Avoid Short Prices
Bookmakers win because favourites lose. Never let that phrase go far from your mind. Fewer favourites win national hunt races than favourites in flat races do. Short prices do the punter no favours at all, certainly not backing odds-on favourites all the time. In 2018, 61% of odds-on favourites in the UK flat season won. That’s almost 40% that didn’t
Let’s get some math on. In 2018 there were nineteen 8/13 odds-on favourites in UK racing. Of that only 36% won. A £10 stake on 8/13 would return £6.15 profit. If you had staked £10 on all 19 of those odds-on favourites and only 36% won, your return on investment would have been -40%. Well out of pocket.
The caveat to this, is that it’s not uncommon to find far more decently priced favourites (3/1 for example) in a horse racing than having to ever bother with odds-on prices. There were 299 flat runners in 2018 in the UK who went off at 3/1. Of them 63 won (21%) and the return on investment would have been -15.7% still not great, but with a better chance of getting to profit than the aforementioned odds-on favourites.
In national hunt racing, the numbers tally to about a third of favourites winning, regardless of price. That means that if you back the favourite in every race you are only going to win once in every three races on average. At odds-on prices, that’s going to empty your bankroll quickly.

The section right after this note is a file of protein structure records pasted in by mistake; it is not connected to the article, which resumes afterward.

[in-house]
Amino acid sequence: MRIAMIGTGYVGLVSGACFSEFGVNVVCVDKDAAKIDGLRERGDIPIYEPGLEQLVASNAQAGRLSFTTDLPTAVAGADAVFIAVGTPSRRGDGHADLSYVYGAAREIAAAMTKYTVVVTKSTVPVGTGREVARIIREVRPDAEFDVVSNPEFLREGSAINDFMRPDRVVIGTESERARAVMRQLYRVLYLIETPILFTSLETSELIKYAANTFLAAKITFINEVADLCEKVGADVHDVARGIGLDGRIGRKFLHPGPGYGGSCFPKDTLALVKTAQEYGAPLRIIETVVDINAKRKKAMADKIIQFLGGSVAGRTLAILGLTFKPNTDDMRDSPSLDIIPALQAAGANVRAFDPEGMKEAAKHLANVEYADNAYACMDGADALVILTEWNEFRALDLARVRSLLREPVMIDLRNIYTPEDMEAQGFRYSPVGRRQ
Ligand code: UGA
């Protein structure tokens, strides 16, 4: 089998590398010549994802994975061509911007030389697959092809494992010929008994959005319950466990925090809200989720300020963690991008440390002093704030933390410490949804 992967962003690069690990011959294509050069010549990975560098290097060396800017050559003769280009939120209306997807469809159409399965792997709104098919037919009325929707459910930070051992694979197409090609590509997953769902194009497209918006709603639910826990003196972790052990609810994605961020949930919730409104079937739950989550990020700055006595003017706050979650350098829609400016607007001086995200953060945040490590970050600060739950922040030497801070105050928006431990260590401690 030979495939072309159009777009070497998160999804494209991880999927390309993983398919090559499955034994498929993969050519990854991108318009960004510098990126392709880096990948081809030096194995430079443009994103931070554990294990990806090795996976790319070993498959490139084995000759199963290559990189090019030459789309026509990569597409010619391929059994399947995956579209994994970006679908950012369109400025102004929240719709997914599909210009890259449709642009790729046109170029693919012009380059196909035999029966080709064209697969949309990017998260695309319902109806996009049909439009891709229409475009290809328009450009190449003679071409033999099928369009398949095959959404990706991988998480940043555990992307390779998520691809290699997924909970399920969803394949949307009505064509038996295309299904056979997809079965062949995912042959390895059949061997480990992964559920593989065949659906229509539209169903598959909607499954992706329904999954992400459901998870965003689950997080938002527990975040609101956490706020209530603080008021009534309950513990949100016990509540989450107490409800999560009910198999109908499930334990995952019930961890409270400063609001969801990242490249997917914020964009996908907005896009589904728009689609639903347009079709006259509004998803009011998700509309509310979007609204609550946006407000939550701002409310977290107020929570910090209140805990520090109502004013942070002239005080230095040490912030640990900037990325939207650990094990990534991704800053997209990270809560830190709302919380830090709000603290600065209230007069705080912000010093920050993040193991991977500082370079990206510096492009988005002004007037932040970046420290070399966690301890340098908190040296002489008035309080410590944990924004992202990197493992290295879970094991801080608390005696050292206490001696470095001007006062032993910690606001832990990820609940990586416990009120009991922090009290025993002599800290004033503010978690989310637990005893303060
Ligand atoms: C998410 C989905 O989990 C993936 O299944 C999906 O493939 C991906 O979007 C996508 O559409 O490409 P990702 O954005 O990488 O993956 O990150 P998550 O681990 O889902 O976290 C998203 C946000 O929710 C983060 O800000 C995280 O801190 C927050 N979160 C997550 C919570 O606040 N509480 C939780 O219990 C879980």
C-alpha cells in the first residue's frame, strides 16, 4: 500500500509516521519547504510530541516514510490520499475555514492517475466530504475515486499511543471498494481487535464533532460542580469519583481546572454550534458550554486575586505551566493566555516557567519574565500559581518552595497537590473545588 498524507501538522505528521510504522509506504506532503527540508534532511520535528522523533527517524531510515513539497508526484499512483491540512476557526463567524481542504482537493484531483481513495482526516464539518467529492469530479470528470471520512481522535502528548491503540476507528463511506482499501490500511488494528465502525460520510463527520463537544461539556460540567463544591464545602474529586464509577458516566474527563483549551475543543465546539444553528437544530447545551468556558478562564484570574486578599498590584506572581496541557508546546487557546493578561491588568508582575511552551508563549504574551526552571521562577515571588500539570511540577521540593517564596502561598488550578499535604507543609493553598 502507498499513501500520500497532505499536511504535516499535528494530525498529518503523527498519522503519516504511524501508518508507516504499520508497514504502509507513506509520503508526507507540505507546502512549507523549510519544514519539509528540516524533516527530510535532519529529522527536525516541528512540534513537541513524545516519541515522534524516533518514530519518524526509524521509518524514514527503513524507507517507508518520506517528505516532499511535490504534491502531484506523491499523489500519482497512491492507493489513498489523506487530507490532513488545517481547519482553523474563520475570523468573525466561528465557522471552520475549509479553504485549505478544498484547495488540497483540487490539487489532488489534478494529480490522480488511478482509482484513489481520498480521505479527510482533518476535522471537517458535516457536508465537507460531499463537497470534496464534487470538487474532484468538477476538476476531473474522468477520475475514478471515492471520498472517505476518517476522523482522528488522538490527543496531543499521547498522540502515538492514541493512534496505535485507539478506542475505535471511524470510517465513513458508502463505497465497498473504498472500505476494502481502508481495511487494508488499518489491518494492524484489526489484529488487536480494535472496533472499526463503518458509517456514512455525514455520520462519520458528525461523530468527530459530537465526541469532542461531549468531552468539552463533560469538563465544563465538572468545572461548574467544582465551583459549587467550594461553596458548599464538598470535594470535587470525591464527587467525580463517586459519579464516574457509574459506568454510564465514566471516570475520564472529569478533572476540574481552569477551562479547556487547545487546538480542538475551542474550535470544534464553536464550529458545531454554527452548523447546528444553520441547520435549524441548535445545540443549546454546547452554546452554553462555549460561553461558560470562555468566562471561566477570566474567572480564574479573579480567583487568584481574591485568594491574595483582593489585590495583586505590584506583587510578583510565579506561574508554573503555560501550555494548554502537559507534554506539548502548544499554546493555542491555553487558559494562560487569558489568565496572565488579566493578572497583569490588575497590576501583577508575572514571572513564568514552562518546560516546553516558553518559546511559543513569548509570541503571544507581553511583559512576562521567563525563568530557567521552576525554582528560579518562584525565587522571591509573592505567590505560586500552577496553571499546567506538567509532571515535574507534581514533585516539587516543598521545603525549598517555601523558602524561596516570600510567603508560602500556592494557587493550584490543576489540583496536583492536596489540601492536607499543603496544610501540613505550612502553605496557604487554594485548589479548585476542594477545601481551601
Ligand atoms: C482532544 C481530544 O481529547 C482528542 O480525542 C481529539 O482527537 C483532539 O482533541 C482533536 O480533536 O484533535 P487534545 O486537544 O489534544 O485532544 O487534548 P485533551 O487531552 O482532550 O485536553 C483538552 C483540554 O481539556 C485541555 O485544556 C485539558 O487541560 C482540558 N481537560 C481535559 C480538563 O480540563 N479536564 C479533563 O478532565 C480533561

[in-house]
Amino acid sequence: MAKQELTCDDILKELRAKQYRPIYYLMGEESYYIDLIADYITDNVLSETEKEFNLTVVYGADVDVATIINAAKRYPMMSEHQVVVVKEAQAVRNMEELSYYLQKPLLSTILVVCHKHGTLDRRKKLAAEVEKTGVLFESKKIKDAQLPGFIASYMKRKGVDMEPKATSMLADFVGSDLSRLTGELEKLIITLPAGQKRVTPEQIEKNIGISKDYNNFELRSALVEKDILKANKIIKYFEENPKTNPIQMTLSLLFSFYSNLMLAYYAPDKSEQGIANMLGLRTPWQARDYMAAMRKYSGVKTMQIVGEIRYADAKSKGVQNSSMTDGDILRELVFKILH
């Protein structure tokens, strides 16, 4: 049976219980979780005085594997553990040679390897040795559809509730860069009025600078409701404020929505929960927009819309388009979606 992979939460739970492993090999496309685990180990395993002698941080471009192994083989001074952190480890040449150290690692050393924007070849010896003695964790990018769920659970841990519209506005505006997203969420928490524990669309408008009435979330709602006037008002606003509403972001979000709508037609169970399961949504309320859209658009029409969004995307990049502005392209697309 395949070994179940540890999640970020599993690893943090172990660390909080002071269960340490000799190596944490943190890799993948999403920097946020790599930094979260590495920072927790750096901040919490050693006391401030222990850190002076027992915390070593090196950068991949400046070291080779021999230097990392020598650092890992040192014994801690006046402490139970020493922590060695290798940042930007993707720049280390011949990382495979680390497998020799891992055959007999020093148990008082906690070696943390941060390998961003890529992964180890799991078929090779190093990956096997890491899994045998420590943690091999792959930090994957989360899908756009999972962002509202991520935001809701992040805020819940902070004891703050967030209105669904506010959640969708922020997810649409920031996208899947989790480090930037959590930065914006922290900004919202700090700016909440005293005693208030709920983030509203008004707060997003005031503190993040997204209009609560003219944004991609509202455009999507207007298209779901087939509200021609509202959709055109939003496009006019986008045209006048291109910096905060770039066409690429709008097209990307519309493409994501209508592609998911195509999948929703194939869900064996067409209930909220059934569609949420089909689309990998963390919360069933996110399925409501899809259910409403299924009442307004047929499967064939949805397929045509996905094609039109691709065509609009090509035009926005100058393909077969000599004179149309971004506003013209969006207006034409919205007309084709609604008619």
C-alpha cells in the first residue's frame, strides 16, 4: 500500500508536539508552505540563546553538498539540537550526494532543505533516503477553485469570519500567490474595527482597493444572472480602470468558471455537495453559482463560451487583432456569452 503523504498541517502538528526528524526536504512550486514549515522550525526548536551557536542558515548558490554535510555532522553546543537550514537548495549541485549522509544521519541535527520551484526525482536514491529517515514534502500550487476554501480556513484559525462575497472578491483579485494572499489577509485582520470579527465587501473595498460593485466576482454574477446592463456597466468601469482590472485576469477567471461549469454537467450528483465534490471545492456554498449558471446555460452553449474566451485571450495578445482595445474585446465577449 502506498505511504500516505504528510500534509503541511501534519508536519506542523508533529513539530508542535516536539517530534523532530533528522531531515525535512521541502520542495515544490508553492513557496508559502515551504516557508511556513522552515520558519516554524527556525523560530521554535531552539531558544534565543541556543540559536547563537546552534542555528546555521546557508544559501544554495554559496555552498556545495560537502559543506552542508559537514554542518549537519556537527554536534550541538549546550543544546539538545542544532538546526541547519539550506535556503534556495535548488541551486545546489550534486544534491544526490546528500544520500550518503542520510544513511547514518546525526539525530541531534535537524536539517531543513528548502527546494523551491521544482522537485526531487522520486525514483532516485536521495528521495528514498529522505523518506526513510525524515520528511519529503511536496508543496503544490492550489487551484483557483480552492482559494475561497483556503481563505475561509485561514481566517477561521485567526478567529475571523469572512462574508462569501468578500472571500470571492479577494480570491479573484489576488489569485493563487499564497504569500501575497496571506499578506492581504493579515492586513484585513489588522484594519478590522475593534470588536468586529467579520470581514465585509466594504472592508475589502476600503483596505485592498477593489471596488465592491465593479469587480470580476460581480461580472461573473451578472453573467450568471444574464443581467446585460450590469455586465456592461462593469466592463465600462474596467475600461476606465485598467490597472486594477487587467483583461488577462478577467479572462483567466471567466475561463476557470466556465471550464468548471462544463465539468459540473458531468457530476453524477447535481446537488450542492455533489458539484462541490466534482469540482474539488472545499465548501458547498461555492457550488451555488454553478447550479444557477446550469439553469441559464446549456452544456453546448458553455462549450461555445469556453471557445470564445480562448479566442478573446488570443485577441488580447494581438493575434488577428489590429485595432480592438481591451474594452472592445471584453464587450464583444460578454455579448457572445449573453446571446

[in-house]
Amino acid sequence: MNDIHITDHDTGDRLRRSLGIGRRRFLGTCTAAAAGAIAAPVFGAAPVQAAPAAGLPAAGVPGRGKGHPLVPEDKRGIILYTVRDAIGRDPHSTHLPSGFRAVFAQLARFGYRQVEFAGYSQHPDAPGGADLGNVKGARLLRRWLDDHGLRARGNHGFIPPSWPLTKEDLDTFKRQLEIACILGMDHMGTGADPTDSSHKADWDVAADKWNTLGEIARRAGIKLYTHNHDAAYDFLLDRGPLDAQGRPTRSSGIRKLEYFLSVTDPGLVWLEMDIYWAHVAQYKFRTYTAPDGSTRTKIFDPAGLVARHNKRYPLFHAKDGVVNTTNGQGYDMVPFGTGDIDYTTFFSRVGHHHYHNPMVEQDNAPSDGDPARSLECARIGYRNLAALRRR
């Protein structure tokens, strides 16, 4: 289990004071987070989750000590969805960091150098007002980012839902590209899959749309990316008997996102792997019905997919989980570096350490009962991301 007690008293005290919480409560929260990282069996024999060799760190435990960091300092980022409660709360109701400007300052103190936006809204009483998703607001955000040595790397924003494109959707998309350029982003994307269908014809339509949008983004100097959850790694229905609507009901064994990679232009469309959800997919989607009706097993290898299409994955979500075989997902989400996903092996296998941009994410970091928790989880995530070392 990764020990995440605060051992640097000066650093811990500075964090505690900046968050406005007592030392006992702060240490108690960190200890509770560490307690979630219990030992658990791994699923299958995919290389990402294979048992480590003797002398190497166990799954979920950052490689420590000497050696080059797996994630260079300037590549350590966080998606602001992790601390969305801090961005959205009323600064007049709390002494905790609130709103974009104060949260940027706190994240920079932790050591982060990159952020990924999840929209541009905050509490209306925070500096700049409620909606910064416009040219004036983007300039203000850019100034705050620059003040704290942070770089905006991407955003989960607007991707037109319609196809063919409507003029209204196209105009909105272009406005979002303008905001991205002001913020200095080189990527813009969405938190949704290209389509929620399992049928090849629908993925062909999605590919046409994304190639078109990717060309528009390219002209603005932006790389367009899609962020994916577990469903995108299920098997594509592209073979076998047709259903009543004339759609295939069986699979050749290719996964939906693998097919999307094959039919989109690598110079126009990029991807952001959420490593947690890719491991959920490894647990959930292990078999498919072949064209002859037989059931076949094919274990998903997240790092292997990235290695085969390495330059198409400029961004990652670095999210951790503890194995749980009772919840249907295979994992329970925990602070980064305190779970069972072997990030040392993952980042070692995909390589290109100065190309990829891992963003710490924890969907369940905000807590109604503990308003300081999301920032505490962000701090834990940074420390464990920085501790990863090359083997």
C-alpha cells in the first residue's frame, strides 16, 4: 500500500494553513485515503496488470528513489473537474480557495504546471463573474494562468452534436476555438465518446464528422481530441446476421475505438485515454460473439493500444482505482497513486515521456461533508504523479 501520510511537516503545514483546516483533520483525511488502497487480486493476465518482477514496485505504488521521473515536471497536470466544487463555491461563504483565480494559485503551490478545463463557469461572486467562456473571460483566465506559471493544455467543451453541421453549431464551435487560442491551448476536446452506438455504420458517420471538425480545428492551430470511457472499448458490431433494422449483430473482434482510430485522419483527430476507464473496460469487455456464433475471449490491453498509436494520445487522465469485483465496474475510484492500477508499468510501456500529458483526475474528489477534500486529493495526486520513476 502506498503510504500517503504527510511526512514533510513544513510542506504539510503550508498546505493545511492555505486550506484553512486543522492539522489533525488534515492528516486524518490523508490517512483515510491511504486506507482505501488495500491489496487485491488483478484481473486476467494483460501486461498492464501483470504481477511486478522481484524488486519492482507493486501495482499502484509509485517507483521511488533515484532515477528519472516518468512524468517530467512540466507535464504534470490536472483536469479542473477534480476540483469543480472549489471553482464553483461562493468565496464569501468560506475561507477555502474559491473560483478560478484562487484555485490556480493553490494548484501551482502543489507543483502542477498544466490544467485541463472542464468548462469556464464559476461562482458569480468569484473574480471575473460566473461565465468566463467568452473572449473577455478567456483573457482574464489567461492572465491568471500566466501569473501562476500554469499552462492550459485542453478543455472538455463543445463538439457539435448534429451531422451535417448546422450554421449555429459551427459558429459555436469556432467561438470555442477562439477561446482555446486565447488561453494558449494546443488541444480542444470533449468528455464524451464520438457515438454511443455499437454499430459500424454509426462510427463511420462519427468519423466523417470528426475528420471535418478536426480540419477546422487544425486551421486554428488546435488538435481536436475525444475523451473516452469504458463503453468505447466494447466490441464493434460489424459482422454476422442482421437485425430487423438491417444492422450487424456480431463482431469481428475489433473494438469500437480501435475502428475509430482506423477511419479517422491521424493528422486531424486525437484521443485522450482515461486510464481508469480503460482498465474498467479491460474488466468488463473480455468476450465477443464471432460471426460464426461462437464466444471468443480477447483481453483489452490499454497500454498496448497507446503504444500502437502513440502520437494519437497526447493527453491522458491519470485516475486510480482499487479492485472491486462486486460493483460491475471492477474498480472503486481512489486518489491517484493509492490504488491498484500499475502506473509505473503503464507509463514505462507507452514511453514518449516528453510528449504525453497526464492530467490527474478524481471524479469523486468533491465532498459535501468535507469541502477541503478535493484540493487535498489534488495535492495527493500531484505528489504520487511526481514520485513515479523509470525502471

Each Way? No way!
Handicapping, studying form, whatever you want to call it, can be a lot of work. But rewarding work nonetheless. At the end of the day, each way betting can be a yield drag. If you have done your due diligence with handicapping, found a horse you fancy to win, why suddenly cast doubt in that, well, they may only place?
The yield on betting win-only instead of each-way is likely going to be higher (depending on your handicapping skill). The strike rate of getting something back from a race is likely to drop when betting win only, but the stronger yield of profits from doing this is probably going to be there. Of course, this is just a matter of betting preference, we’re not trying to say Each Way betting has no place. It does. This is just an example of a simple handicapping system.
Frankie Dettori at Kempton on Good Going
That’s probably a bit of an exaggerated rule. But if you look at the stats, which you are going to be doing for horse racing handicapping anyway, and you see Frankie Dettori has won 75% of his races at Kempton while the going is good, then that’s a massive trend to jump on.
Similarly, if Dettori had won just 10% of Kempton visits in heavy conditions, that tells an equally big story. Namely that you should probably think twice about his mount winning the race if that’s the same conditions.